Optical fibers are a convenient instrument for robust light transfer. Their low losses have enabled their wide use in long distance telecommunication systems while service providers like AT&T, Verizon and alike have adopted this technology as the de-facto standard. With the wide adoptions of this technology, fiber production has also seen rapid advances thanks to the preform technology that makes it easy to draw long fibers.
Moreover, their low interference with the external environment and flexible transfer makes them well suited to expand their applications into the medicine. In medicine, fibers deliver light to the target region for cutting or heating purposes. They can also be used as pressure sensors. Additionally, because of their immunity to external electromagnetic radiation, they can be used during MRI procedures when other electronic sensing mechanisms may be hard to employ.
In this article, we will discuss the different types of optical fibers, characteristics to consider for medical applications, and some of their interesting uses in imaging systems and as sensors. In a previous FindLight blog post we have already discussed its applications in Optical Coherence Tomography and endoscopy.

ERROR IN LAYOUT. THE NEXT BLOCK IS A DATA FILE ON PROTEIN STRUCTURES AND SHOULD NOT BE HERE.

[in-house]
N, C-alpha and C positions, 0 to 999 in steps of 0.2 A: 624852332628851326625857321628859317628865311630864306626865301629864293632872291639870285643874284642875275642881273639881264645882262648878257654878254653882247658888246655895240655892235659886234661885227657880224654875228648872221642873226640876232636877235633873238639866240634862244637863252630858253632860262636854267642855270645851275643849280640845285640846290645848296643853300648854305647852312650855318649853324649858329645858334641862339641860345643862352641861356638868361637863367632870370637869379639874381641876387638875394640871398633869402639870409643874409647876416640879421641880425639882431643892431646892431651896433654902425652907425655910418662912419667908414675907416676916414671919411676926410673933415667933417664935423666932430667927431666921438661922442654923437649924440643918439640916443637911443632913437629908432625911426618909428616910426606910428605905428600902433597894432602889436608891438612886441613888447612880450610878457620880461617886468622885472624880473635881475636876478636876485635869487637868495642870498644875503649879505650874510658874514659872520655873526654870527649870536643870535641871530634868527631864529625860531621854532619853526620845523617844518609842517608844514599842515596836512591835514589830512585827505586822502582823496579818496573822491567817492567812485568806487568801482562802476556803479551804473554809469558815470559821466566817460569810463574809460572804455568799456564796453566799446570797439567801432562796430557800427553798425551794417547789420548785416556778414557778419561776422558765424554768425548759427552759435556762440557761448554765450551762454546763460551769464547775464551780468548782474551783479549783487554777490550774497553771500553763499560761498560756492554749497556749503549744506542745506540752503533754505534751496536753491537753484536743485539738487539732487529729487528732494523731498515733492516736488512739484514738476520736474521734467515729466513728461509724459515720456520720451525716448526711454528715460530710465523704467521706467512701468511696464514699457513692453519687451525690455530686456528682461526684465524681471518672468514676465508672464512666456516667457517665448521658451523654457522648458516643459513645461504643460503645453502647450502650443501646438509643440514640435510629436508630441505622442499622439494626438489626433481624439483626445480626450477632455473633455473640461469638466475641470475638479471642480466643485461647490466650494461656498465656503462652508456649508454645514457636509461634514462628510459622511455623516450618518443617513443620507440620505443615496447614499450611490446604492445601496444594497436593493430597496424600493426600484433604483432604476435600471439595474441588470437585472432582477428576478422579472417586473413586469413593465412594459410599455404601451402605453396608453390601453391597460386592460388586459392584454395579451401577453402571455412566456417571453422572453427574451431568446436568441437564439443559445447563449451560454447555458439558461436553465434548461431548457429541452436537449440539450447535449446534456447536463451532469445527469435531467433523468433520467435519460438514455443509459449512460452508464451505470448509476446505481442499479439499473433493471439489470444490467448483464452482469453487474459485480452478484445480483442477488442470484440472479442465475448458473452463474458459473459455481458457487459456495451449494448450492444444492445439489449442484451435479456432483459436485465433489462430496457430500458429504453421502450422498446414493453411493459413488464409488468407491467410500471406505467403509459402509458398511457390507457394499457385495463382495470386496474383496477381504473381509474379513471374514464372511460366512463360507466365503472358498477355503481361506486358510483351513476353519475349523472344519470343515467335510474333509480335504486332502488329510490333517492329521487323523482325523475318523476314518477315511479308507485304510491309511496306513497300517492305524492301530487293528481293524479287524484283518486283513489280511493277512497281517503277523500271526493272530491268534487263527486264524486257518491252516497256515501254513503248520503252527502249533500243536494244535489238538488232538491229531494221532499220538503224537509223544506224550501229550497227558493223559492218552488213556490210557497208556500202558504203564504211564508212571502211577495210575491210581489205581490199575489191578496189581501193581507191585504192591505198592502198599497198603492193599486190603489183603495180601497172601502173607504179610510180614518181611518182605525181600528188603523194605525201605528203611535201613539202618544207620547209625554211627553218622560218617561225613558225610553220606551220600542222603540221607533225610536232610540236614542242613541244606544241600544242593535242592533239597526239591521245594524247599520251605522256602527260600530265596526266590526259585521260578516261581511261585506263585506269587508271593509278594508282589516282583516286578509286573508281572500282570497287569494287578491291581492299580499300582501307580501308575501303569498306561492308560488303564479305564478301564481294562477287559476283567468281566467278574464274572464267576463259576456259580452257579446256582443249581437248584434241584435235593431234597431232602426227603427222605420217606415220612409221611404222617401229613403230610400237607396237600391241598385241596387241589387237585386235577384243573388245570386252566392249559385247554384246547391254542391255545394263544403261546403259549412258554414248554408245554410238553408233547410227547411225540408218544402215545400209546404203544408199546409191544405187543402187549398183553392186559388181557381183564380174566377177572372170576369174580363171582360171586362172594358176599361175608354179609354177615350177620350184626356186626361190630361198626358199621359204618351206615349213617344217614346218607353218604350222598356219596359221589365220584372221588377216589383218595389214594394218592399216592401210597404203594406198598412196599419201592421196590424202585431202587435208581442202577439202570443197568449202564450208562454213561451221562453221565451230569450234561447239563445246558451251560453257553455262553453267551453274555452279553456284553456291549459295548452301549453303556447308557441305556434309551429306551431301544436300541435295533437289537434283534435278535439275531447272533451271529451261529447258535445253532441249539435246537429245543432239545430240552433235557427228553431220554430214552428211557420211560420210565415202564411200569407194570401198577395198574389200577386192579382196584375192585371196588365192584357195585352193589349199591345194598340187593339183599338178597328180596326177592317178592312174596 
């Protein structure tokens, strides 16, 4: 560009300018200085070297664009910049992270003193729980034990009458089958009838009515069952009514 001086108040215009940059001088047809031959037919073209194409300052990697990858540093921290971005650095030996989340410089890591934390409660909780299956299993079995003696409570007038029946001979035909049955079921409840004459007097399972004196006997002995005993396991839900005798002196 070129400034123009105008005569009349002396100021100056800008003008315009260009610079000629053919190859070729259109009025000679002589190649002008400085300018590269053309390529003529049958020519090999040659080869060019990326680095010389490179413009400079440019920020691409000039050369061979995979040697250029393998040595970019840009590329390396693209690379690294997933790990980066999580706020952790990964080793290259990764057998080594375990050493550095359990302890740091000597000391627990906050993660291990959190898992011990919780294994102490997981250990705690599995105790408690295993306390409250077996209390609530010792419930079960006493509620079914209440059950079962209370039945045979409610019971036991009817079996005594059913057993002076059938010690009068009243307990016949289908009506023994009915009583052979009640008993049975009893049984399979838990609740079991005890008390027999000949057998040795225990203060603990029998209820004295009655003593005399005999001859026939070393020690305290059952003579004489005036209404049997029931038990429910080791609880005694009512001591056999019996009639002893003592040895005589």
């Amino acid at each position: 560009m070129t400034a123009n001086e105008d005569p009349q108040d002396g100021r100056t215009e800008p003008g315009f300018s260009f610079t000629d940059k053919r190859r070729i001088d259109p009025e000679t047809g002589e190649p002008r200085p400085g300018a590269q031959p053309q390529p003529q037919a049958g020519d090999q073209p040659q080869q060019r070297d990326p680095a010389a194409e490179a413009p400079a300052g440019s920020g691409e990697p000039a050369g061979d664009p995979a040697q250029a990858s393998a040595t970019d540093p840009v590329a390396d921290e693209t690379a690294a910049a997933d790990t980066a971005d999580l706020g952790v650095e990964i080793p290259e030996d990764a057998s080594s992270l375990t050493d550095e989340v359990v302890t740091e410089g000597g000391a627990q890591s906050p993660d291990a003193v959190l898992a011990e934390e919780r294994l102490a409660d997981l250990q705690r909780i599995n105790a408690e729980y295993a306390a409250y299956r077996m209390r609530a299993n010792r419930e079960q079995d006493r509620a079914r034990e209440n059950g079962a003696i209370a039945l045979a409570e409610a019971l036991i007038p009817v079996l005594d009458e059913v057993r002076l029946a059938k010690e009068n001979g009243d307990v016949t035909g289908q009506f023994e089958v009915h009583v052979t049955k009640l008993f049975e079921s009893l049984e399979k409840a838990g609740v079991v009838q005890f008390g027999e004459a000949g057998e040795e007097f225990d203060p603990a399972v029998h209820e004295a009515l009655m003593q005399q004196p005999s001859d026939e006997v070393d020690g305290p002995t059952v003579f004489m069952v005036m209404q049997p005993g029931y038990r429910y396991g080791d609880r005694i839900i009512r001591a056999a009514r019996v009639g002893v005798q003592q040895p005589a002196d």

How Does Light Propagate through Optical Fibers?
Fibers guide light by so-called total internal reflection (TIR) which is an optical phenomenon where a light incident upon a boundary of two mediums will experience a 100% reflection at some critical incidence angles if the medium through which is travelling has a higher index of refraction than the medium it is approaching. In fibers, the core consists of a region with higher refractive index than the surrounding which is called cladding. Because of TIR, light gets reflected from the core-cladding boundary and stay within the confines of the core region.
Fibers, which cores are smaller than 10 um, support only single mode of light propagation and are called single-mode fibers. Multimode fibers, on the other hand, are larger than 10 um, and support multimode propagation. Geometric optics can be used to gain insight of the propagation in such fibers. The image below shows the two fiber sizes with TIR illustrated in the multi-mode fiber.
Types of Optical Fibers
a. Silica Based Optical Fibers